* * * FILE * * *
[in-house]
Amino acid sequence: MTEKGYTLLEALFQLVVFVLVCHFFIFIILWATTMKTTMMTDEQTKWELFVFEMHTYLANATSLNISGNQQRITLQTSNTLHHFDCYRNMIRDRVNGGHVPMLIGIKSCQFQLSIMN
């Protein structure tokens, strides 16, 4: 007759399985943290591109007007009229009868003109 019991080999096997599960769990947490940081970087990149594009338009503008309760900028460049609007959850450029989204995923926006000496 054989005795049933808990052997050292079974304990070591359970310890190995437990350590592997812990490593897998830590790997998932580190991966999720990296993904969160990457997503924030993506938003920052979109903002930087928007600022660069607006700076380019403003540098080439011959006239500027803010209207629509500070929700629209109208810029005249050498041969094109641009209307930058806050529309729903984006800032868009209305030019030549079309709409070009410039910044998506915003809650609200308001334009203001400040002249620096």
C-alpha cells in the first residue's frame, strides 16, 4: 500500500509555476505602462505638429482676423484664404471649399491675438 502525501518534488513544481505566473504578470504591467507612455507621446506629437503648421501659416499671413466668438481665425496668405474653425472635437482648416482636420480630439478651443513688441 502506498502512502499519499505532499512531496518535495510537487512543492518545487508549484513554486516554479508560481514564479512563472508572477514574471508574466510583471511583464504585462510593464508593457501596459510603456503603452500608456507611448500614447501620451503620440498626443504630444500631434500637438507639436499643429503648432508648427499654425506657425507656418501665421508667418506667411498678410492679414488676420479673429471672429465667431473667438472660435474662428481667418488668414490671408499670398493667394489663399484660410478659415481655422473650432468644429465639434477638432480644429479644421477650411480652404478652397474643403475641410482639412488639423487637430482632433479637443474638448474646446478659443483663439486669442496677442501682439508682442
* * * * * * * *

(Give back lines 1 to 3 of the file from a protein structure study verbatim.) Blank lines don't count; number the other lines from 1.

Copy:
[in-house]
Amino acid sequence: MTEKGYTLLEALFQLVVFVLVCHFFIFIILWATTMKTTMMTDEQTKWELFVFEMHTYLANATSLNISGNQQRITLQTSNTLHHFDCYRNMIRDRVNGGHVPMLIGIKSCQFQLSIMN
């Protein structure tokens, strides 16, 4: 007759399985943290591109007007009229009868003109 019991080999096997599960769990947490940081970087990149594009338009503008309760900028460049609007959850450029989204995923926006000496 054989005795049933808990052997050292079974304990070591359970310890190995437990350590592997812990490593897998830590790997998932580190991966999720990296993904969160990457997503924030993506938003920052979109903002930087928007600022660069607006700076380019403003540098080439011959006239500027803010209207629509500070929700629209109208810029005249050498041969094109641009209307930058806050529309729903984006800032868009209305030019030549079309709409070009410039910044998506915003809650609200308001334009203001400040002249620096």